Using Nanode RF and WiNode for Server driven control

For the last couple of years I have been looking at simple low cost methods of measuring analogue data – such as that from temperature or humidity sensors placed around the house and getting that data up to a cloud based server for datalogging and visualisation.

With the introduction of the Nanode RF last September, and working cooperatively with Trystan Lea and Glyn Hudson of openenergymonitor.org, we have managed to send data from a variety of wireless sensors to   their emonCMS server.  Trystan and Glyn developed this platform mainly for logging and visualising electricity data – both consumption and generation from PV,  but the versatile open source server can be applied to a wide variety of monitoring and control tasks.

A typical system consists of one or more wireless sensors, which collect analogue or pulse data and send this  wirelessly to the Nanode RF – which acts as a basestation.  Nanode RF runs a multinode sketch, which allows it to receive data from any wireless sensors that are in range.  These sensors have a node ID from 1 to 30 and can be arranged into different groups.  Provided that the sensors don’t all try to transmit at once, and a certain time randomness should be included into their transmission slots, the Nanode RF receivers their individual data and posts it up to the emonCMS platform – where it can be manipulated, graphed and visualised.

As well as electricity data, emonCMS has been used for heat-pump monitoring and bee hive temperature monitoring.

Now a little documented feature of emonCMS is that the last posted value of a feed can be requested by the Nanode RF. This feed value can generally be a 16-bit integer – for easy interpretation by the Nanode, and with suitable decoding can be used to control the hardware either on the Nanode RF, or any of the wireless nodes connected to it.

It is a relatively simple matter to create a web dashboard which contains switches and rotary controls – allowing different parameters to be sent to the Nanode RF, or any of it’s connected nodes.  A simple example would be a RGB LED lamp, connected to pwm pins on the Nanode controlled remotely from sliders or knobs on the dashboard.

Trystan’s code for reading a feed value is here on GitHub. – example g in the Guide.

An extension to this is to get the Nanode RF to send the feed value as an RF packet out to the wireless nodes. A simple hack was done using one of Trystan’s graphical LCD display units which feature a pair of bicolour LEDS.  Sending a feed value of 0,1,2 or 3 allows you to remotely control the colour of the LEDs from the server – and because we are using the RFM12 – the distance between the base station and the wireless node can be quite large – better than 200m in open field conditions or 100m or so in a built up street.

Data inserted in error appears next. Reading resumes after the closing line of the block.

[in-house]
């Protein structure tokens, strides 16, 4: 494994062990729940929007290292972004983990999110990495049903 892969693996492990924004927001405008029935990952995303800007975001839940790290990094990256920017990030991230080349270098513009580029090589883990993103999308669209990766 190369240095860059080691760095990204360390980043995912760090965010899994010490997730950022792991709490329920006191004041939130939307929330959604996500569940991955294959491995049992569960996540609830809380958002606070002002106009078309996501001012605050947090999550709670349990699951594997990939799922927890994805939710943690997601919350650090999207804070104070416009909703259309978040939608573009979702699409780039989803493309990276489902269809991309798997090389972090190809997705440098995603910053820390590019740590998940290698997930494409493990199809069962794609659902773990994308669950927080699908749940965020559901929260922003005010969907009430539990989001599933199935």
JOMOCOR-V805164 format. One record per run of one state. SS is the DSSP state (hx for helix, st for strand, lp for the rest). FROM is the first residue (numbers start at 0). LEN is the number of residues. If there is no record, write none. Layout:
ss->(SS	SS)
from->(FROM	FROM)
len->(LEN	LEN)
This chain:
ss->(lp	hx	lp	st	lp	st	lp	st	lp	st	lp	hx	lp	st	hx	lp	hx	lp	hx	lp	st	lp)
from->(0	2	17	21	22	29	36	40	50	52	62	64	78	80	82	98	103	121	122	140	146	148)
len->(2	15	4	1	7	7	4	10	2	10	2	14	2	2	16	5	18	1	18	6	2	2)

If you want to experiment then you just need to click here

 

By changing the value of power from 0 to 3, this causes the colour of the  LEDs on my emonGLCD to change.  You can send me feedback on Twitter @monsonite – I’m going to get a proper control dashboard set out, but for the moment it proves the point.

More complex controls, for individually accessing the I/O pins of remote RF nodes could readily be devised, allowing each such node to be accessed from it’s Node ID.  The read apikey ensures that your feeds are safe and cannot be tampered with – without having the apikey, the correct password and username.

This system makes it very simple to incorporate the monitoring and logging of room temperatures – from RF nodes – including WiNode, JeeNode – and the new very small, ATTiny84A based Funky,  another RFM12B compatible node. At the same time, relay outputs connected to these nodes could be used to turn on central heating, open or close radiator valves, or switch on or off electrical appliances – all from the web accessible platform – using laptop or even an app running on a smart phone.

In the 18 months that Nanode has been around, it has gone from strength to strength, and is now appearing in various compatible versions from new suppliers. The latest is the Micro IoT Gateway from Harizanov.com. This will make a great RF gateway, but just needs a RFM12 fitted to make it compatible with Nanode, Openenergymonitor and JeeNodes.

Watch out for an important announcement regarding an exciting Nanode new product towards the end of next week.

 

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